I was going to ask "What do African school children -- you know, the ones who walk for miles and miles to get to school -- know that Sugata Mitra doesn't?Read More
I realise that this may be a bit controversial, but for me, paper remains one of the all-time useful tools. When it comes to planning, assigning people to tasks or even doing quick calculations, paper takes a lot of beating. Surely its longevity as a medium is proof of that fact?
I like using mindmaps, and I love using spreadsheets (yes, I should get out more), but sometimes in order to see the 'big picture', these tools just don't cut it.
Recently I was preparing notes for a talk I'm giving in a few weeks. Here's my work in progress:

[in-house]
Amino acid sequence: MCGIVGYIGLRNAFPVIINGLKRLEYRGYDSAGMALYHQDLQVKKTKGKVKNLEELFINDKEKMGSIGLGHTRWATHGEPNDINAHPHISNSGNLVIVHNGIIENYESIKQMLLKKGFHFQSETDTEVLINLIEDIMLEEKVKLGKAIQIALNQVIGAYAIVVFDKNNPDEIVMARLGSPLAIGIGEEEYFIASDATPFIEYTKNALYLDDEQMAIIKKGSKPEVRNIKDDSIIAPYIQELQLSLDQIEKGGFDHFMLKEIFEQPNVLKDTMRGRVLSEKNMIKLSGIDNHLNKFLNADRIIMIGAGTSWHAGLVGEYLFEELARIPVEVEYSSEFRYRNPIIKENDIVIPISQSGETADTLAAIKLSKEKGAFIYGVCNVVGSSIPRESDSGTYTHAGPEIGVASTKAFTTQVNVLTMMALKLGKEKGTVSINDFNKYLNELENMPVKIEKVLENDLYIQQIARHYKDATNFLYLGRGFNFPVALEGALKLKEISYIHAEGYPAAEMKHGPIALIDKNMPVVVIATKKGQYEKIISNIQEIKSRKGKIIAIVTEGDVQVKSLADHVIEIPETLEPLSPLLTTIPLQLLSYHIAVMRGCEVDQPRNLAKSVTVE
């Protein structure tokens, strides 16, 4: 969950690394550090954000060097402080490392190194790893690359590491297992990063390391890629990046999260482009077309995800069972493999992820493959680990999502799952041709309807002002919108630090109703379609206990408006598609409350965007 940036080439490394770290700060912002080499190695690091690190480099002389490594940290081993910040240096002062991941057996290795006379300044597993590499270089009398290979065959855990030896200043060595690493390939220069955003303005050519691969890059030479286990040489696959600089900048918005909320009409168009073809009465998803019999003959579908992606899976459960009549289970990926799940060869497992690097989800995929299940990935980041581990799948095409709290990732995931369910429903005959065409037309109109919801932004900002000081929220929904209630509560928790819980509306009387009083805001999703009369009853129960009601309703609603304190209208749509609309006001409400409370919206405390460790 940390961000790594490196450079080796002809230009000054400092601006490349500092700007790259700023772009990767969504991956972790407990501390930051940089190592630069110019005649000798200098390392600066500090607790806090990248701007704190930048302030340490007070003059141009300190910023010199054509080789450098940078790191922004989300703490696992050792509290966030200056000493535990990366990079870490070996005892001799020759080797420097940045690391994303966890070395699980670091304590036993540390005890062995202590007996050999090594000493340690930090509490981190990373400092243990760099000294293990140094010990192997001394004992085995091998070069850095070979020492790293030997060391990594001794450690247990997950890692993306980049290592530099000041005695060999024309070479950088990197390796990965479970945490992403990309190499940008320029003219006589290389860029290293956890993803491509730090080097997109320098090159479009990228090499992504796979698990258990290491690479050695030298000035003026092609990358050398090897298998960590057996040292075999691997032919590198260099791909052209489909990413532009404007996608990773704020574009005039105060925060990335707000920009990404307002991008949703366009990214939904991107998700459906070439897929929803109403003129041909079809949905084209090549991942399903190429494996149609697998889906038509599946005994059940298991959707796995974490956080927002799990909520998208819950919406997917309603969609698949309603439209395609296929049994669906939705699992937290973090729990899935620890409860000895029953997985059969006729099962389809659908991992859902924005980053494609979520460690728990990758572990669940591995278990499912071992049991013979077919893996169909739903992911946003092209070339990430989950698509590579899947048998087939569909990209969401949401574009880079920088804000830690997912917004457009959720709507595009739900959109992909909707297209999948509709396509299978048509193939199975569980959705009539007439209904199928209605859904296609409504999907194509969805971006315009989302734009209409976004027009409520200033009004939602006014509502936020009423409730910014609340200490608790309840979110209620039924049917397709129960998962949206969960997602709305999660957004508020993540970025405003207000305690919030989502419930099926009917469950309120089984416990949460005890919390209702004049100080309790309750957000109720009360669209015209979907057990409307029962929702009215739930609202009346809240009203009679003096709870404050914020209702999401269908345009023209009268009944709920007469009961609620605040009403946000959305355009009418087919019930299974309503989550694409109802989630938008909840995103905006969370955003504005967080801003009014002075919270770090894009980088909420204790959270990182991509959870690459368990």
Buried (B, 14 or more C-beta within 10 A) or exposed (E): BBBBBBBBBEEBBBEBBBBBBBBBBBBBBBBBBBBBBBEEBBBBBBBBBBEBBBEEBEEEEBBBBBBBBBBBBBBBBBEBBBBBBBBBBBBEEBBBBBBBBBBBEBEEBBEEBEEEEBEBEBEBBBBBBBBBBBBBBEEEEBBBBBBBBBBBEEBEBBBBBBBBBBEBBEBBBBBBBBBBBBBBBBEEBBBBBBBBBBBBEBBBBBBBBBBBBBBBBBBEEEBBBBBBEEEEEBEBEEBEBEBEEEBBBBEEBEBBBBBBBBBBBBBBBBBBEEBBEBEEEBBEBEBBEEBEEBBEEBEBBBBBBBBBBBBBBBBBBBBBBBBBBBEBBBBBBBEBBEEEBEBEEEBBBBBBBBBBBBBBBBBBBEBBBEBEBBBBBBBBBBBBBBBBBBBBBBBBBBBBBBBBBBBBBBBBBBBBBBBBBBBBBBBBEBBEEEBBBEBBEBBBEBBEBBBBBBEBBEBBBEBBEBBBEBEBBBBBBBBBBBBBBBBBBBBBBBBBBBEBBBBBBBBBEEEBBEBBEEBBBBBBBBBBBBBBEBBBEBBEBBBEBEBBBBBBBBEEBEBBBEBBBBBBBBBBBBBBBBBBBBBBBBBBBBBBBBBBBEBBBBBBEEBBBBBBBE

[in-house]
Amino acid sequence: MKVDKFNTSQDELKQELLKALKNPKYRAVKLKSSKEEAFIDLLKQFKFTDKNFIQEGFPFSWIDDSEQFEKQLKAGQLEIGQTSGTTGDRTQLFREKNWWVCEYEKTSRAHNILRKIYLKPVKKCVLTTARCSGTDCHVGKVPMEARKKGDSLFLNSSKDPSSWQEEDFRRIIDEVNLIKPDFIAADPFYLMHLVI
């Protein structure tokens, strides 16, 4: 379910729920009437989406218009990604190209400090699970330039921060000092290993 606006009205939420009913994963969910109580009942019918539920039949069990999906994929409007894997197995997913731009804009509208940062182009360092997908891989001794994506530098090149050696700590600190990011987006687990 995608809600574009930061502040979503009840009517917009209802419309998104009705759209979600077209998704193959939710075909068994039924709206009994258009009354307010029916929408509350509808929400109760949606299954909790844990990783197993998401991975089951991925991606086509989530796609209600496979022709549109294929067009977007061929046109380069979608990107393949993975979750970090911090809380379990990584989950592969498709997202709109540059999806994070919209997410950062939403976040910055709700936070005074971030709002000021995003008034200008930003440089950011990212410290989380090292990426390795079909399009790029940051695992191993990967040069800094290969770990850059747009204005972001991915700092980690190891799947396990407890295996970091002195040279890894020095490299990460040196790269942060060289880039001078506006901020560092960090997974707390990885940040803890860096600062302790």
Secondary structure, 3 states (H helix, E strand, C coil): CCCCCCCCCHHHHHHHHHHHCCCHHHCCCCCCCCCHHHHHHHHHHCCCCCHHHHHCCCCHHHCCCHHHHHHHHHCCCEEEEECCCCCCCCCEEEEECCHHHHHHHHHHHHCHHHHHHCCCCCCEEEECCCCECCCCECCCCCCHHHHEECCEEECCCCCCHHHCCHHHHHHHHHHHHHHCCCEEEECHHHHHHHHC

I could have done that in a mindmapping program, but it would have taken me longer, and it wouldn't have been so useful.
For me, this was useful for two reasons. Firstly, the process itself was good. The physical action of drawing lines, erasing them, circling some notes and linking them to others -- all this helped me to make mental connections in a way that using a computer wouldn't have, because that immmediacy would have been lost.
Secondly, the end result was quite useful because I can see the connections at a glance, and conceptually fit new ideas into it. Again, I know a mindmapping program could achieve the same effect, and perhaps if I had the time I would re-create the diagram in such an application, but I'm quite happy with the paper version.
I'm not the only person who recognises paper as a useful tool when it comes to planning. Have a look at the video on this website to hear what Grammar Girl has to say on the subject, with three great examples.
Bottom line: aiming for a paperless society is all very well, but sometimes, for talks or complex projects, paper is one of the best tools you can use.